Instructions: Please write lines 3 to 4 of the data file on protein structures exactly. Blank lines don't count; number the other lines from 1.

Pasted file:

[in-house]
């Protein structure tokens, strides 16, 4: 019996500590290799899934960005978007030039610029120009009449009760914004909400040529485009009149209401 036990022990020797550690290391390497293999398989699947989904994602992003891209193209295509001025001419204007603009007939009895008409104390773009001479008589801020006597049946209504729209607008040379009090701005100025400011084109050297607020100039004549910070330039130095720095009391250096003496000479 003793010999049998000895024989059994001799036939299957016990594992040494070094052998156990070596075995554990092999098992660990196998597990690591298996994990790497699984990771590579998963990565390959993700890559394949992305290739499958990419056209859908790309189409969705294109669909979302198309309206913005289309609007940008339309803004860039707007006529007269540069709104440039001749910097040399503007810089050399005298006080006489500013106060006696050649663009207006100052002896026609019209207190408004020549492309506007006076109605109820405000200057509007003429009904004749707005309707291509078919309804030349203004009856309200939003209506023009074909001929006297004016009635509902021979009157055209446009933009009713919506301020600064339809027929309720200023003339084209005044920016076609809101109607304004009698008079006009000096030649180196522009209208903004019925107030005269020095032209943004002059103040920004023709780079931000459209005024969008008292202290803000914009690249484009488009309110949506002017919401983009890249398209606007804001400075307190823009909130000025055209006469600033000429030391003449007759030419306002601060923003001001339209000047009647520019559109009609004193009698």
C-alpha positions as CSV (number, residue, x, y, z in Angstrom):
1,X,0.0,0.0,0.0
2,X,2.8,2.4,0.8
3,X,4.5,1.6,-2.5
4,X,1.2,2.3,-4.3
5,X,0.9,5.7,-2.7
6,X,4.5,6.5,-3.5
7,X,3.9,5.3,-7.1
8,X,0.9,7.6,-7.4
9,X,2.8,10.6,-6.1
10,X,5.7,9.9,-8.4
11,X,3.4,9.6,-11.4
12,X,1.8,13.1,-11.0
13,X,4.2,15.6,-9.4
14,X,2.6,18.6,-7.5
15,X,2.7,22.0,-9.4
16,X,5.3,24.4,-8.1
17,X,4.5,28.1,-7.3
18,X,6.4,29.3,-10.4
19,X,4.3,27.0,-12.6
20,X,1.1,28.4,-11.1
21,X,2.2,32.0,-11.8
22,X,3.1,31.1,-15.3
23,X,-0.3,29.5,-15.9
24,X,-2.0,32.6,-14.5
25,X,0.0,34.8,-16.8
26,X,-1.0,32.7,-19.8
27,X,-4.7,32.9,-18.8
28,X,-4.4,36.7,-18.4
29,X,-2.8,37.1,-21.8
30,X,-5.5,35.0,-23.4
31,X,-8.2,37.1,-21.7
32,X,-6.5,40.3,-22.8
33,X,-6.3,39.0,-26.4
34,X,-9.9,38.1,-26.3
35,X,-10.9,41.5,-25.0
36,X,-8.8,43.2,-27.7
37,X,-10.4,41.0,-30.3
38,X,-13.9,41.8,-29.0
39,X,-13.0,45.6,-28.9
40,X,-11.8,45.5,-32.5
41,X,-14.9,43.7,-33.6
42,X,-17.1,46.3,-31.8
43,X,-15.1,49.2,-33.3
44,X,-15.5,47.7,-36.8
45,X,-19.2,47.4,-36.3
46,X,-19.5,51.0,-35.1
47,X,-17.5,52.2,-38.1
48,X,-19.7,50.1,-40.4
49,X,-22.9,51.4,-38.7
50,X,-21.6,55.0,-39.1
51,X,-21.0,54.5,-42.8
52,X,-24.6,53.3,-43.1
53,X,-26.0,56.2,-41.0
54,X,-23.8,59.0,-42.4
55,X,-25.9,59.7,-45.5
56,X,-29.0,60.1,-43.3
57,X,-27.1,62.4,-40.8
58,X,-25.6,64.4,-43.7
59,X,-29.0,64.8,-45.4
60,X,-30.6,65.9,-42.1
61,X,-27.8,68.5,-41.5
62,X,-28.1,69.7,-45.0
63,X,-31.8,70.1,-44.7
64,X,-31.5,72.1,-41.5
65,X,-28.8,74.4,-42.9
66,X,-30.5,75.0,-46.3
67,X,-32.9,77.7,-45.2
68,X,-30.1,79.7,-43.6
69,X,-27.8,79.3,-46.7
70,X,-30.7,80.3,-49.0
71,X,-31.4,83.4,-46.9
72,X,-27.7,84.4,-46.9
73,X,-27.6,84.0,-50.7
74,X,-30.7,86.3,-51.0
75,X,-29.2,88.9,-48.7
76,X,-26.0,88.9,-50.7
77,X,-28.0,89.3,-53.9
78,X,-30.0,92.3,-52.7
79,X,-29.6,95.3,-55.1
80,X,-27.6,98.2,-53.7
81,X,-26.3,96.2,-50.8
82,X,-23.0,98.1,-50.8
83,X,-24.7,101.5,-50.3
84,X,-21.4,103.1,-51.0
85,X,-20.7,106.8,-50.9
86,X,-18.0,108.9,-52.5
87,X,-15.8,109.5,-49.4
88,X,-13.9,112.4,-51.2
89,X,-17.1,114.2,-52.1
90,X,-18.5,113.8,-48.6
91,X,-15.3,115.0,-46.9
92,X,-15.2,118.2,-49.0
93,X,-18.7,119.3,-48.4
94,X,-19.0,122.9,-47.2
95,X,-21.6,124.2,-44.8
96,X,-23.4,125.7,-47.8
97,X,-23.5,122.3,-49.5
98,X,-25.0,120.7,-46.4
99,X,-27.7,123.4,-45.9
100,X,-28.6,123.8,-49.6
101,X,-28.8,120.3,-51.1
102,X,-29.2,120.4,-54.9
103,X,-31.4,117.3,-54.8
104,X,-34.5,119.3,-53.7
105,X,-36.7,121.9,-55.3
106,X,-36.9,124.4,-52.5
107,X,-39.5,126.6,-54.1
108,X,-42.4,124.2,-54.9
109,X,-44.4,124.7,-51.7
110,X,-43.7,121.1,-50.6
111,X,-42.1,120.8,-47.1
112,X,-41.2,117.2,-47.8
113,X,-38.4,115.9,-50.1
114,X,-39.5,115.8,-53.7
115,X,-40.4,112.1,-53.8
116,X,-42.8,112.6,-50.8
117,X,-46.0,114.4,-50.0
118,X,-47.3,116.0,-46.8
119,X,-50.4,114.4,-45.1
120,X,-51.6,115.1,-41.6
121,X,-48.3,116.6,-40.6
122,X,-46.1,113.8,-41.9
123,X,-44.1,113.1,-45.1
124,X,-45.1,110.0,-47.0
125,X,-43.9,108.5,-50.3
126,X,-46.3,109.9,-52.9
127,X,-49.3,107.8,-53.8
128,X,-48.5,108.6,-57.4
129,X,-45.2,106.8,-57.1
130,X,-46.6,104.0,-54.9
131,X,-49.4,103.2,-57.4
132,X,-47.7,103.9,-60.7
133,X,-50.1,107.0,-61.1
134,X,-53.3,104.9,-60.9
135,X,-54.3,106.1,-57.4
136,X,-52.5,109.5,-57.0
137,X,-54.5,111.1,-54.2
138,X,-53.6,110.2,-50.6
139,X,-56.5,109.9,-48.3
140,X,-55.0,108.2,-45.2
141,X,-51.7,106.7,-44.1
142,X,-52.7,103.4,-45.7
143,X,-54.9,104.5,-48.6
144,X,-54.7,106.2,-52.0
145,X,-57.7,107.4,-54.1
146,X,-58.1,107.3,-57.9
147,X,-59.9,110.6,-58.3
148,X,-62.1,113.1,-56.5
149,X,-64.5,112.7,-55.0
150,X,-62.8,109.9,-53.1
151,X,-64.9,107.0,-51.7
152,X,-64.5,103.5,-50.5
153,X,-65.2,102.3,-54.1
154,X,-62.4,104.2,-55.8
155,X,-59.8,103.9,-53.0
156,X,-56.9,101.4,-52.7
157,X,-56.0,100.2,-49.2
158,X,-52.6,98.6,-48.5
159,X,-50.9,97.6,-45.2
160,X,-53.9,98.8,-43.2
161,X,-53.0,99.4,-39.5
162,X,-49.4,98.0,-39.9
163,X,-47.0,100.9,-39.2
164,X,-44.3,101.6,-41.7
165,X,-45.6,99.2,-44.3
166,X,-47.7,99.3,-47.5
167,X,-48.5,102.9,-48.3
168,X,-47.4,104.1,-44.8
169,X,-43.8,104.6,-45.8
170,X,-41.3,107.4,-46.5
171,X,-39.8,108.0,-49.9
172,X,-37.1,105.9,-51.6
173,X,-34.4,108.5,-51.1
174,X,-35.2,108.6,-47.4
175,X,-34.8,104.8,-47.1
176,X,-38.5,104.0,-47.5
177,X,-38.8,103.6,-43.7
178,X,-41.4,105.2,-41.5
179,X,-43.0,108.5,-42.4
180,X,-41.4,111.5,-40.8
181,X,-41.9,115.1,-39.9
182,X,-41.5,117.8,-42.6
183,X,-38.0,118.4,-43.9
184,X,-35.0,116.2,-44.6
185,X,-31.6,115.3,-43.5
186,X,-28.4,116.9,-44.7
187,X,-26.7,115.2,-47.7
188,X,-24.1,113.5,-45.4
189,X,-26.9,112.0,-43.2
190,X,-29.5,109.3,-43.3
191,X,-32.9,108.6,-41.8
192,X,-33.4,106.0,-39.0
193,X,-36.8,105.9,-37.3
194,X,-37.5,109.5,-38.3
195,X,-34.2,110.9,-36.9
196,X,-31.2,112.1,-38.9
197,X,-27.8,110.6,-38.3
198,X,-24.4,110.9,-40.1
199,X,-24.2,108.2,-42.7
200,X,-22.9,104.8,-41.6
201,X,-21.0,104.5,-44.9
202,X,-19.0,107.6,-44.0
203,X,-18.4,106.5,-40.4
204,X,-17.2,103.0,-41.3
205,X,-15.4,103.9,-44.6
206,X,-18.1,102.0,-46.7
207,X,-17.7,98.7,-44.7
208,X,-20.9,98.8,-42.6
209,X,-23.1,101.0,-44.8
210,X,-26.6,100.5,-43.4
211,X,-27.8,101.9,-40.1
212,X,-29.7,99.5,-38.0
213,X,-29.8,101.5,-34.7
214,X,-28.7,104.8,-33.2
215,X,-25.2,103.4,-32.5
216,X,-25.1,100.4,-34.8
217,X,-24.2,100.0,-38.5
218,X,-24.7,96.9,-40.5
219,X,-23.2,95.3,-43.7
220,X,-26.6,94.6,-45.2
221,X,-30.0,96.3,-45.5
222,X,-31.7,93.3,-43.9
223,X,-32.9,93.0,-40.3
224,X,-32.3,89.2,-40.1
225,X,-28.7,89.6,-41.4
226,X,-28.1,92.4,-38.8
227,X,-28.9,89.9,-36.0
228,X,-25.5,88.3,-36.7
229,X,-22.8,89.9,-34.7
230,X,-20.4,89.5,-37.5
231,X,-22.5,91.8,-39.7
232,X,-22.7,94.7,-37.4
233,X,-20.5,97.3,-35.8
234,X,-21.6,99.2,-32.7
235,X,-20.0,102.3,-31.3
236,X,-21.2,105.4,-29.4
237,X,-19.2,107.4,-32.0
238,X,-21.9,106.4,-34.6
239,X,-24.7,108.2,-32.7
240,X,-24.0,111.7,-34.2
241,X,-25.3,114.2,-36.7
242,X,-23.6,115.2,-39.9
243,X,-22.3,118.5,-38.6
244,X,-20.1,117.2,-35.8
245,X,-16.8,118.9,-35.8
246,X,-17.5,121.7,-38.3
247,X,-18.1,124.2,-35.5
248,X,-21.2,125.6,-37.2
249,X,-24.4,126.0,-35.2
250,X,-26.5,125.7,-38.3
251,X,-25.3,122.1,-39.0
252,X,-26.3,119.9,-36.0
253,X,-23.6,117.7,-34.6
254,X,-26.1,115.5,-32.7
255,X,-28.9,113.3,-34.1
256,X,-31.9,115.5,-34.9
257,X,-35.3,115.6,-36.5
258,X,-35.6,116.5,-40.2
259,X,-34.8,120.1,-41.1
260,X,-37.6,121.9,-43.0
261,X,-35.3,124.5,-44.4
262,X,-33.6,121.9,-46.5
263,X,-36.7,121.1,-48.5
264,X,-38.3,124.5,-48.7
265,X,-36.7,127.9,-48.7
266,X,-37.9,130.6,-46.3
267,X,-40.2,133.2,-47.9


C-alpha positions as CSV (number, residue, x, y, z in Angstrom):
1,X,0.0,0.0,0.0